After the sun went down, around 8:32 pm, officers blocked traffic so protesters could cross to the Northside of Bear Valley and march towards Victor Valley College. As word reached the concerned citizens of the protester’s movement, several Jeeps and trucks went and parked by the riverbed creating an assembly area while deploying drones to the skies. By that time, police presence was heavy in the Best Buy parking lot. When protesters returned to the corner of Bear Valley Road and Jess Ranch Parkway around 9 pm, the trucks and Jeeps returned to the parking lot. When they got there, a young man by the name of Jesse Lawrence was standing with a sign that read “protect black people like you do target.” As he stood there, a crowd quickly gathered, and emotions ran high. Police were on scene to deescalate the situation. Eventually succeeding.
“I’m white, but I don’t like the injustice, and I think it needs to be heard around the world,” said protester Noelle Bantrager, a nine year resident of Lucerne Valley. After watching the video of Floyd’s death, she showed it to her sons, 9 and 10. She says she did it so they can learn from it and know that they can be different. Bantrager was raised in Arkansas, and as a little girl was taken to Ku Klux Klan rallies in her hometown. “You can be raised in that, but you don’t have to be like that.” In her opinion, racism is something that is handed down generationally. But love and acceptance can overcome it.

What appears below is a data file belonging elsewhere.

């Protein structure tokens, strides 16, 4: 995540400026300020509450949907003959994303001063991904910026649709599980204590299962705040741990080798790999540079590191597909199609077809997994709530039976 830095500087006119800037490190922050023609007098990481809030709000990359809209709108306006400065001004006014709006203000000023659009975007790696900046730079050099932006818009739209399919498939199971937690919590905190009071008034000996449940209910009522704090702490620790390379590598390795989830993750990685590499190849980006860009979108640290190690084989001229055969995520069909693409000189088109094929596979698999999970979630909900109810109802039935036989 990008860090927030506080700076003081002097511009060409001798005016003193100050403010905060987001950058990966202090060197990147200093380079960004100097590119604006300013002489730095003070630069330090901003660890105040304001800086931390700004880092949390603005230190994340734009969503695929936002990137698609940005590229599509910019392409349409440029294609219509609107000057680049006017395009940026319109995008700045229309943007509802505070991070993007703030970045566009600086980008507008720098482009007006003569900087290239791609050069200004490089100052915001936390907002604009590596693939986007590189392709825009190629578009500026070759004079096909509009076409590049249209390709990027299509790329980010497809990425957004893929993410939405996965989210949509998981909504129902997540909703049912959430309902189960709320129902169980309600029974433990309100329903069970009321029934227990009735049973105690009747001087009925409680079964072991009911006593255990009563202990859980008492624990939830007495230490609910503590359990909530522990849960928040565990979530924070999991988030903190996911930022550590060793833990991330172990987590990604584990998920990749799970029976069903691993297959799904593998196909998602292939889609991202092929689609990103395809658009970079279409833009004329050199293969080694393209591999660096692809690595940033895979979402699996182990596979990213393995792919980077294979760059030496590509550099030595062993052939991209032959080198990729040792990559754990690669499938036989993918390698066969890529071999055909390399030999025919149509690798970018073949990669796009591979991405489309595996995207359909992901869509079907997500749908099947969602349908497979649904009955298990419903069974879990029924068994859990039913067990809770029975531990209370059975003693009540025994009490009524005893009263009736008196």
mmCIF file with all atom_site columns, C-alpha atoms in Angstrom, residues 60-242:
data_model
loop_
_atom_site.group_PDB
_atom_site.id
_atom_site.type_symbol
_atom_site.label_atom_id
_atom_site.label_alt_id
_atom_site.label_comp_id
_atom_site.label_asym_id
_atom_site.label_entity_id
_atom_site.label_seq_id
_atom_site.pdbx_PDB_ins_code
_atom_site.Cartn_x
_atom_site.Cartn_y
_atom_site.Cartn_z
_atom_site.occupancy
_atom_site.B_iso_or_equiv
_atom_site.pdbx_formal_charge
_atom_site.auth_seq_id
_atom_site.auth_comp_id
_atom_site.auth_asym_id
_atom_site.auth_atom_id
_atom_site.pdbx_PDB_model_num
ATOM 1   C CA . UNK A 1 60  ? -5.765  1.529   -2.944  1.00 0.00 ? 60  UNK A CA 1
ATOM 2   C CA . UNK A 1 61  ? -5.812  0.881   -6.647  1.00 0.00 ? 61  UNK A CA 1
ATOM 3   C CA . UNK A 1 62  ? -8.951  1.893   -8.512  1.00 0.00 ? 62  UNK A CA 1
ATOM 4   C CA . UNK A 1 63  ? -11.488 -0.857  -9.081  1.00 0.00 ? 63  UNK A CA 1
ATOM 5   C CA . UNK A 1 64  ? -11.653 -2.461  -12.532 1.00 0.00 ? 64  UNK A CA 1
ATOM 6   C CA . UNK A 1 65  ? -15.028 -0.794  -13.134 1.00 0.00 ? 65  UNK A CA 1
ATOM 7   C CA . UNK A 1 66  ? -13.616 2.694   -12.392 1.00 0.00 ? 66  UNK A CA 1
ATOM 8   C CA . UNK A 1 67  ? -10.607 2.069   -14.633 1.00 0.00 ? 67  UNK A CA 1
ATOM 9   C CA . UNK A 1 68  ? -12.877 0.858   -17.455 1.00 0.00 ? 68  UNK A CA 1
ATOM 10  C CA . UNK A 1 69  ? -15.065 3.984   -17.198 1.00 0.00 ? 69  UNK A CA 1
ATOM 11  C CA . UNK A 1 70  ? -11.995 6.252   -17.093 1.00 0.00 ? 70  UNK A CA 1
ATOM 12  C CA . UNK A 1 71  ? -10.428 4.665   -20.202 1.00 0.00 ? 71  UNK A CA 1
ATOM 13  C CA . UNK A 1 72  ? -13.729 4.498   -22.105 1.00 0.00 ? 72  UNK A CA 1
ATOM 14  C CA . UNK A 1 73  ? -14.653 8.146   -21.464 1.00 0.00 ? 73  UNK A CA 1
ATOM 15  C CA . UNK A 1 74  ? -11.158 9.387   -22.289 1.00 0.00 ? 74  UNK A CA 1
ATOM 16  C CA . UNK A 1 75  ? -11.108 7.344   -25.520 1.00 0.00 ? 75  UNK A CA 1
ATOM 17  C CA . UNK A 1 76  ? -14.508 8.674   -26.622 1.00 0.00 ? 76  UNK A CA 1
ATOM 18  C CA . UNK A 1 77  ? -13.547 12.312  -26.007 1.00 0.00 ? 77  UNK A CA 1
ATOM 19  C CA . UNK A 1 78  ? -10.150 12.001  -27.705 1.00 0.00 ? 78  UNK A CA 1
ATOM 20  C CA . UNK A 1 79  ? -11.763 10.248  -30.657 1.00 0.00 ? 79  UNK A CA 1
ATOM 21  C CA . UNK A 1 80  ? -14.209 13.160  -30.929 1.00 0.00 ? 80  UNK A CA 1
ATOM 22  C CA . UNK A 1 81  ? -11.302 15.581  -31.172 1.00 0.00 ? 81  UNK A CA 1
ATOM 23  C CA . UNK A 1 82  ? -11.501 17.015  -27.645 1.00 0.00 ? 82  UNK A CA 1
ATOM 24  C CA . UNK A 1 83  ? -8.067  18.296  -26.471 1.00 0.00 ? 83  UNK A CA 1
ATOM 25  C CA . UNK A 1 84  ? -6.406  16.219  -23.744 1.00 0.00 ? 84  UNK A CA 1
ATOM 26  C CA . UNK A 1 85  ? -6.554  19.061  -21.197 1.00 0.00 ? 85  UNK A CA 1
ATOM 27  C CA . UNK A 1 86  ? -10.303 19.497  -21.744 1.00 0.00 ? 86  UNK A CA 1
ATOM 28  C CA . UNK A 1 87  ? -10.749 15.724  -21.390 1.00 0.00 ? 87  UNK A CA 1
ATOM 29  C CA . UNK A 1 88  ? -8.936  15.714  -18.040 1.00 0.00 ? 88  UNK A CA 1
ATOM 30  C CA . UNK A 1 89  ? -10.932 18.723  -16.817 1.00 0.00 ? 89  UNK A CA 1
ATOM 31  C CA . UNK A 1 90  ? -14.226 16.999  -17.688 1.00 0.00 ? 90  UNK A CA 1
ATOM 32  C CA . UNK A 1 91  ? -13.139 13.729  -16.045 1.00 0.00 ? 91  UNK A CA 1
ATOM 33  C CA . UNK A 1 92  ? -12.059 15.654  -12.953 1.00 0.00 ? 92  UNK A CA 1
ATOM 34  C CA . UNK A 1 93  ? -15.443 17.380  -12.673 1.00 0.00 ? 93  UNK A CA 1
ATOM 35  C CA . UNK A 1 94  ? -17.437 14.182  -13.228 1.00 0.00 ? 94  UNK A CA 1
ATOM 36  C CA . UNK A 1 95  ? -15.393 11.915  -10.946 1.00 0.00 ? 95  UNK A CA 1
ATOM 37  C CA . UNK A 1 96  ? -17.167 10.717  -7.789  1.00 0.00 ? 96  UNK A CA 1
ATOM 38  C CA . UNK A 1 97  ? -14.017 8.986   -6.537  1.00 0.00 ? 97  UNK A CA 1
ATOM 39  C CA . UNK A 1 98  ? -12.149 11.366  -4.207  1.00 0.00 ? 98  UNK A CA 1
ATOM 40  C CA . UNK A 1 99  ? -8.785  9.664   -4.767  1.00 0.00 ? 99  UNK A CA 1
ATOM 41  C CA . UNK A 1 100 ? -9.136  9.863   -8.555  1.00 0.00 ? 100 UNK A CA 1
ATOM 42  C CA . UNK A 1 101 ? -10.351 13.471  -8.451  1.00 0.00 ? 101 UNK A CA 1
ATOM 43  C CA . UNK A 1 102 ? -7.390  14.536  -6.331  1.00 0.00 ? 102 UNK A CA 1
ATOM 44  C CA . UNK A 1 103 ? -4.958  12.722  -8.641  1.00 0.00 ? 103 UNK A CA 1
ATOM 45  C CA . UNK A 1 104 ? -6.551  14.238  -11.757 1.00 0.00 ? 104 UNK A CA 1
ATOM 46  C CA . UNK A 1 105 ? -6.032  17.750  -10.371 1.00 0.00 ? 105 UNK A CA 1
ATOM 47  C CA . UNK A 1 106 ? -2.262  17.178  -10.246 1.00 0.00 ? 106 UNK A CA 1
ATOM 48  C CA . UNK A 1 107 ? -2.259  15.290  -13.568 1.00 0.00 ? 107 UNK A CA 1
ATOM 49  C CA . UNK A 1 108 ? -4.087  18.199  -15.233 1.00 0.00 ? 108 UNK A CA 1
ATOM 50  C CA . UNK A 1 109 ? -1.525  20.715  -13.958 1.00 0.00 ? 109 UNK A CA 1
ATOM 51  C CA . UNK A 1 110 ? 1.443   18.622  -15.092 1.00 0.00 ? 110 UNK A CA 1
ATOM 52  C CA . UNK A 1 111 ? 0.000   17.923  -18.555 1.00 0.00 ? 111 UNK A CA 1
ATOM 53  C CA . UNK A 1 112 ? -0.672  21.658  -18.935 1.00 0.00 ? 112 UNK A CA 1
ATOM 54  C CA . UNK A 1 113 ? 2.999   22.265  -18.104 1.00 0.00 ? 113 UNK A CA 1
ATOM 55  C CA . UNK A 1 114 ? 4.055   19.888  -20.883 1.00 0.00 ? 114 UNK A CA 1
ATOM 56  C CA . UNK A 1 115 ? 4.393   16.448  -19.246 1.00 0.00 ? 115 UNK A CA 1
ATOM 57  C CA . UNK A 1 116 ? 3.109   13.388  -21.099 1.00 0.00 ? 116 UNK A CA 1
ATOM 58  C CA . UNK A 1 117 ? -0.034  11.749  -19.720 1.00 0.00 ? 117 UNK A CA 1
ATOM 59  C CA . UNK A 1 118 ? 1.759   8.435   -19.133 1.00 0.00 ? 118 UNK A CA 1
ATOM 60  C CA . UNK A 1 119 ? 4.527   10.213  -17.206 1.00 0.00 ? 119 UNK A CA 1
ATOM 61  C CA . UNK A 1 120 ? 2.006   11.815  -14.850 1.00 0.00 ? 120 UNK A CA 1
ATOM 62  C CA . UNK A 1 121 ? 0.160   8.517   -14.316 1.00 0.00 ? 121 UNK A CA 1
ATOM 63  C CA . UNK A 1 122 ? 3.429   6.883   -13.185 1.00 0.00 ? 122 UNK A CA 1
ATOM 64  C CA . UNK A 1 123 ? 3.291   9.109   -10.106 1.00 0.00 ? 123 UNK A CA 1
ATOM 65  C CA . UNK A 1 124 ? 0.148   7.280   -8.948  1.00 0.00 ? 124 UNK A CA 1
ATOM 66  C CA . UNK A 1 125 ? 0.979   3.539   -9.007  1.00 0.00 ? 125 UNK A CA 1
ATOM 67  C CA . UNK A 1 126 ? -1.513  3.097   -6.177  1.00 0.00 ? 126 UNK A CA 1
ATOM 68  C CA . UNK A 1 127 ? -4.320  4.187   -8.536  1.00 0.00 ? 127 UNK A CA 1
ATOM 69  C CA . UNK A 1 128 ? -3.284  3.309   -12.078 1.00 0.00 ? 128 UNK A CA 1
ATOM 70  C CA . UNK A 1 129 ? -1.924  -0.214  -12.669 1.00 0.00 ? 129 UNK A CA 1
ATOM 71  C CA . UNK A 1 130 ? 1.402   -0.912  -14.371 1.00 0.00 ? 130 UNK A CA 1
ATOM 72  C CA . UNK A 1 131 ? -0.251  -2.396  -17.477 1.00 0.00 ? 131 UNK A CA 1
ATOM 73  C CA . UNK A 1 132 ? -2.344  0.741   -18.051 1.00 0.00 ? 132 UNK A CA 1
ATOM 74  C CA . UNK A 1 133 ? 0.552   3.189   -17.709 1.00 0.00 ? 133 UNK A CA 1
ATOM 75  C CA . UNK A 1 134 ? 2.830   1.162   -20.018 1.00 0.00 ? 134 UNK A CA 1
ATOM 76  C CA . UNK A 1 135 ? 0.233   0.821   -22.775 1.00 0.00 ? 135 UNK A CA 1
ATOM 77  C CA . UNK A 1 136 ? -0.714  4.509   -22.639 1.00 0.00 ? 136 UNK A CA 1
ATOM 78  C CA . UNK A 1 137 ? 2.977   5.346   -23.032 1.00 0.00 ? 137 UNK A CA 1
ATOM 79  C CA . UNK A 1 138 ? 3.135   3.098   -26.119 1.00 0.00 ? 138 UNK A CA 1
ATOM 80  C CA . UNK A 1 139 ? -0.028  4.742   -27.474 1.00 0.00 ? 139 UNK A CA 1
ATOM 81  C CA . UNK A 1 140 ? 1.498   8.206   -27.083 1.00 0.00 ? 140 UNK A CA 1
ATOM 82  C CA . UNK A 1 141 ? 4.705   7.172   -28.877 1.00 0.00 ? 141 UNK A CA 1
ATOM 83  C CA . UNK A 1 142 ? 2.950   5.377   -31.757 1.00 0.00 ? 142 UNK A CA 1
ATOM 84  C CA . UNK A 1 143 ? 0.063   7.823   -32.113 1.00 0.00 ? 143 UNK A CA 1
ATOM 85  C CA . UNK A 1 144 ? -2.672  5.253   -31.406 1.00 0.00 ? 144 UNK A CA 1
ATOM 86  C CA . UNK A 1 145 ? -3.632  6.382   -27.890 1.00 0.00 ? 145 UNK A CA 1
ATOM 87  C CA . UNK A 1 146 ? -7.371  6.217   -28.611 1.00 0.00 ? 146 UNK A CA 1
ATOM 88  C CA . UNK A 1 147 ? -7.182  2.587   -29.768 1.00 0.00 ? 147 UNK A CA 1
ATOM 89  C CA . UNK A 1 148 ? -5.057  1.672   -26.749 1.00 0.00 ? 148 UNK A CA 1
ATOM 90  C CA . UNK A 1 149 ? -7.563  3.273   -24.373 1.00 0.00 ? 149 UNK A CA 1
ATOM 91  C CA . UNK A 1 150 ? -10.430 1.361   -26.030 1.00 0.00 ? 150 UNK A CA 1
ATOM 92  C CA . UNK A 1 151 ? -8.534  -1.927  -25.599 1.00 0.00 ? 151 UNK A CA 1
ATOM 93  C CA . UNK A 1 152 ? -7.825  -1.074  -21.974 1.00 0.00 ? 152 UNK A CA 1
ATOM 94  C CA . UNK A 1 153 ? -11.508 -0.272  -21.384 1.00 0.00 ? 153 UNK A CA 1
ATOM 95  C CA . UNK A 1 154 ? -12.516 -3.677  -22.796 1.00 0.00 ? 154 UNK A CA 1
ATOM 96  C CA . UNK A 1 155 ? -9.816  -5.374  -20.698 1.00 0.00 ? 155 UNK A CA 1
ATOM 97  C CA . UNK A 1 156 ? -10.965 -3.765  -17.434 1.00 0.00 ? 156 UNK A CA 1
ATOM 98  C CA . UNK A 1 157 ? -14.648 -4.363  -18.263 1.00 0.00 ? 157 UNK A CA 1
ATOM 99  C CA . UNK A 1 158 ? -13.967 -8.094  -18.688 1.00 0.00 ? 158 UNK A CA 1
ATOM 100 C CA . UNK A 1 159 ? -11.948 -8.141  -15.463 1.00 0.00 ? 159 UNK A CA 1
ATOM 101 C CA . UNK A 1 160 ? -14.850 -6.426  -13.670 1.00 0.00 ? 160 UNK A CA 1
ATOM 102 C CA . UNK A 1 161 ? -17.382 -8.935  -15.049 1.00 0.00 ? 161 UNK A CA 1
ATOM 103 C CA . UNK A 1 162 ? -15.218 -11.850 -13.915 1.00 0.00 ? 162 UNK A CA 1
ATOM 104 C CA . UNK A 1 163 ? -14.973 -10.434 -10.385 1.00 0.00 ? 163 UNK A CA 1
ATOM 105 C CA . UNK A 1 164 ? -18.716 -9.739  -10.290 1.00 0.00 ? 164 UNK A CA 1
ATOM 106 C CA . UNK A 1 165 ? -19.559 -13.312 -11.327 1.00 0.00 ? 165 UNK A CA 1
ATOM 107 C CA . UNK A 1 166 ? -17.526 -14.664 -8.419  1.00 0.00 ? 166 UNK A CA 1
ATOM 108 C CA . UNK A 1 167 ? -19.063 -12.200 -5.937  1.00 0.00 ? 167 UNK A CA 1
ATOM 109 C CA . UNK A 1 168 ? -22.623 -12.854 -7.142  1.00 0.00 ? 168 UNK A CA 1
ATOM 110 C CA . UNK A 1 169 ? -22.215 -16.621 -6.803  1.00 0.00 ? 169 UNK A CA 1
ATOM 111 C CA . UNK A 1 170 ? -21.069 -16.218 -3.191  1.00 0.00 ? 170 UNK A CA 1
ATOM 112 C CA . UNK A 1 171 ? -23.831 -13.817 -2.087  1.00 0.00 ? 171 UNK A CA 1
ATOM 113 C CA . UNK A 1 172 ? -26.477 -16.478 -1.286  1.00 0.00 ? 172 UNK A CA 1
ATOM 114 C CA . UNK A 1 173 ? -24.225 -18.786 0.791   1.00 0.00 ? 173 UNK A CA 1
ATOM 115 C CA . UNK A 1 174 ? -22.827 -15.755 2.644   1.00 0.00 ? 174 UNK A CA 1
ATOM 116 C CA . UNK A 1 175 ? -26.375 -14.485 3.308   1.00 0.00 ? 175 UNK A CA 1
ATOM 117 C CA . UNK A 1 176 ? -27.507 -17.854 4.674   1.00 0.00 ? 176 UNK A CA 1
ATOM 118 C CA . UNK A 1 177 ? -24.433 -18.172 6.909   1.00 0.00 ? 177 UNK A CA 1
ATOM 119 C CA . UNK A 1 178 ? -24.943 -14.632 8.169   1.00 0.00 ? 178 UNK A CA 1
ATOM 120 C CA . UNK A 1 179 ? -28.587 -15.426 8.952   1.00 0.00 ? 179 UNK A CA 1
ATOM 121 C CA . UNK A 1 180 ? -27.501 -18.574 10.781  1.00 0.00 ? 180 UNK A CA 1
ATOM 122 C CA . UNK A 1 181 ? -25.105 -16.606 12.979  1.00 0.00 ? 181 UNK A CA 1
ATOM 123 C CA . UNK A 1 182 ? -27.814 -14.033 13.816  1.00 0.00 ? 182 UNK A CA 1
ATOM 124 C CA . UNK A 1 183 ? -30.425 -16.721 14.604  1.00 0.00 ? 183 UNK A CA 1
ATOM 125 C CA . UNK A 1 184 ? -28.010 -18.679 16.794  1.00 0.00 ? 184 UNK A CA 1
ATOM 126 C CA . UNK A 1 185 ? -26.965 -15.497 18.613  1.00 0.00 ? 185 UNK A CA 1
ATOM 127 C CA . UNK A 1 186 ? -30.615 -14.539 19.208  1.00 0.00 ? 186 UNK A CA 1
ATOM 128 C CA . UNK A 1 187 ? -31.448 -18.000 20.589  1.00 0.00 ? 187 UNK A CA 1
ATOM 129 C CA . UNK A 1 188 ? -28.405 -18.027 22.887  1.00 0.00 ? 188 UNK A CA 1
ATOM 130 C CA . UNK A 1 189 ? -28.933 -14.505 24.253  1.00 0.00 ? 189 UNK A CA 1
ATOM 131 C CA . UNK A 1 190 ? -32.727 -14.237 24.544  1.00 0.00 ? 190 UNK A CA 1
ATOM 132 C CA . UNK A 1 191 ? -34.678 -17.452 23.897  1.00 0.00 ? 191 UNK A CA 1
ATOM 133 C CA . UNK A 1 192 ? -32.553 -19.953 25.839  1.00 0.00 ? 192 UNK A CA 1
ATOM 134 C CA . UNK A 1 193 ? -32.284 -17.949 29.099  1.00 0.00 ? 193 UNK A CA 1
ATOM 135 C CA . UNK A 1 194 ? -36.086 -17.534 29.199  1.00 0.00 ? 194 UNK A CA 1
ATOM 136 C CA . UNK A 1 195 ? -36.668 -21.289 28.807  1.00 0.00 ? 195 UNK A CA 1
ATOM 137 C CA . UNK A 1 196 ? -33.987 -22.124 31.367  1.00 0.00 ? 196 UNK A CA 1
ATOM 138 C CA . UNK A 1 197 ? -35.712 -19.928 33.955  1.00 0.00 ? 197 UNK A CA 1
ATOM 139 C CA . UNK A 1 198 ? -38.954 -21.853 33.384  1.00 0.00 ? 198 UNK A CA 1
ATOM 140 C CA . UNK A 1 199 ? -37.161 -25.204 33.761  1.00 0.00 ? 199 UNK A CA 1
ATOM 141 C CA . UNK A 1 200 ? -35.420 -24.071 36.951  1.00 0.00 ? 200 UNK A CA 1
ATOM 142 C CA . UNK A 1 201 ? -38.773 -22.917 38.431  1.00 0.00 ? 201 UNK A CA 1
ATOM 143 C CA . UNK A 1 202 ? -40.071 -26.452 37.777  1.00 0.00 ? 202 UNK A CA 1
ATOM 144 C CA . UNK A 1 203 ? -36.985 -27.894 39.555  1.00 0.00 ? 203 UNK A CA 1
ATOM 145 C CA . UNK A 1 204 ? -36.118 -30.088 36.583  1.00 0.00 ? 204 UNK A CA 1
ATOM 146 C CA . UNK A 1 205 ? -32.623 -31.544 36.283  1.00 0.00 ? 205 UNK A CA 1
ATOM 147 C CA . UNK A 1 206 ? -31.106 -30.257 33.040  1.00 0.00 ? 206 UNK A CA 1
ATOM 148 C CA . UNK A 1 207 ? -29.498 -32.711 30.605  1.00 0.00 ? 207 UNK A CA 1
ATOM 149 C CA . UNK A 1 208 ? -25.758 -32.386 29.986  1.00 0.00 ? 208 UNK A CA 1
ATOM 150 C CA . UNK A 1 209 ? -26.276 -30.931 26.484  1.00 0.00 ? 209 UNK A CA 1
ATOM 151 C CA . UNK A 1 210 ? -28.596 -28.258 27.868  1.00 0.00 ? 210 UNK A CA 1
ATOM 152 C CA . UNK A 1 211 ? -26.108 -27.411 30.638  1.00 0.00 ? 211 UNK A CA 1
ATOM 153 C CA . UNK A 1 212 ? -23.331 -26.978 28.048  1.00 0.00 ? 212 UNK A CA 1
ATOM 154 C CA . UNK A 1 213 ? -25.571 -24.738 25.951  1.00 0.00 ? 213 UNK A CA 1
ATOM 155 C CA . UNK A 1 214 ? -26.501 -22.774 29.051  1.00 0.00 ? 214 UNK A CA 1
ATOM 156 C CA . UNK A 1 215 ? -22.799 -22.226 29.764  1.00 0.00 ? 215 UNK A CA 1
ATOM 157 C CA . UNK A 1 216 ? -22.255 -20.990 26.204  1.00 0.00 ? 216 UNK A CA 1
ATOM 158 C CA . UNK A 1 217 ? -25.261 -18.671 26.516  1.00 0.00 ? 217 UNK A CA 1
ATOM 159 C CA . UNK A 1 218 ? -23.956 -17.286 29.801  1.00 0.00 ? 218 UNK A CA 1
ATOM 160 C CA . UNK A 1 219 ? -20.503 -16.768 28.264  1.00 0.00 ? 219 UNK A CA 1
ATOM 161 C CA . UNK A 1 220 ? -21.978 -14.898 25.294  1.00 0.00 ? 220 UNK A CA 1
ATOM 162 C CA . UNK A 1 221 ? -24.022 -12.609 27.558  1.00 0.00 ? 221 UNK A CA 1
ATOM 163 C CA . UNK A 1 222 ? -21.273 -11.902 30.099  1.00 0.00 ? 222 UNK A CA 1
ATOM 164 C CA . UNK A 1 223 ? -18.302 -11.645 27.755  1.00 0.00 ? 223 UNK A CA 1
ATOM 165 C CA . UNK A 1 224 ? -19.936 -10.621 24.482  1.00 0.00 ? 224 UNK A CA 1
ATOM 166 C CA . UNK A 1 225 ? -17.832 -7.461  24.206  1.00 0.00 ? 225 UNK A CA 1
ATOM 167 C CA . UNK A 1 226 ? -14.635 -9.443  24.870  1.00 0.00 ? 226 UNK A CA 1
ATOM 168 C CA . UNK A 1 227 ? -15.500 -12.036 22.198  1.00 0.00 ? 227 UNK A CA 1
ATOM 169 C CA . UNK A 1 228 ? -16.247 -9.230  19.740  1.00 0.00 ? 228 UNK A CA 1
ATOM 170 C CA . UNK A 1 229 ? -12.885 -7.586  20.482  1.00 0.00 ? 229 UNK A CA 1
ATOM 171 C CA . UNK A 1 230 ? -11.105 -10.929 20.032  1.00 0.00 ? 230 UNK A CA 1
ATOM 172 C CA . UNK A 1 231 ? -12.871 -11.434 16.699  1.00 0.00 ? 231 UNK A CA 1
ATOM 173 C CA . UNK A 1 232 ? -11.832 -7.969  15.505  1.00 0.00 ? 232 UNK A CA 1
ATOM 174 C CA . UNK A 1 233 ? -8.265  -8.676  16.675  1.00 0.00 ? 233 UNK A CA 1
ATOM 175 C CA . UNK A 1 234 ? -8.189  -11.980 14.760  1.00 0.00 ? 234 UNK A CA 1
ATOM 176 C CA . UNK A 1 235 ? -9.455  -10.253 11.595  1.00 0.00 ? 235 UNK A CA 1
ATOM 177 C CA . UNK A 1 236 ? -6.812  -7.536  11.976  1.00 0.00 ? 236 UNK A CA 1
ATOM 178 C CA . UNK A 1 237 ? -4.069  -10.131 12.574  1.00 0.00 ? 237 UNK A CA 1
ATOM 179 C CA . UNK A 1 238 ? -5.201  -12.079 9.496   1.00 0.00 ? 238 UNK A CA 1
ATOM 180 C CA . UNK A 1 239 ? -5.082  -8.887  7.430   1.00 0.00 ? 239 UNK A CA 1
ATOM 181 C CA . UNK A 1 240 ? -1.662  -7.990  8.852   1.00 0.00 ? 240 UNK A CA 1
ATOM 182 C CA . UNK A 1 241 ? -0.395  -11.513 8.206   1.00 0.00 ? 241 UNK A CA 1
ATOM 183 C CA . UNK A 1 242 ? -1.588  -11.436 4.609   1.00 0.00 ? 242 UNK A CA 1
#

At approximately 9:26 pm, a police helicopter flying above best buy notified the gathered that their assembly was now unlawful. Warning all to leave or be arrested. Most vehicles left for the WinCo parking lot. By 10 pm, the protesters were also dispersed.
Keith Scott, a resident of Apple Valley and has lived locally since 1981, attended the gathering at Best Buy and retreated to the WinCo parking lot when cops told everyone to leave. The reason he came was that he read on social media that looting was going to take place. He says that people have a right to protest, but when Lawrence went to the Best Buy parking lot toting that sign, he got everyone riled up. In his opinion, all lives matter. When he saw the video of Floyd’s death, what stood out to him the most was that the media only showed when the knee was on his neck. In the past, he’s had unpleasant run-ins with cops, he explains. “We’re all scared of these people because they do have a little more authority than us. I understand what people mean. But when you got a race that acts animalicious [sic] to everything, how is that helping anything?” Scott believes the nation is divided by a system that has divided the people. He admits he is not sure if a solution to racism exists. What he wants people to keep in mind during these difficult times is that “you got to try to have an open heart.”
According to other news outlets, there were some reported incidents of violence against protesters by counter-protesters.
Protesters clash over a difference of opinion as a protester holds a sign that says “protect black people like you do target.”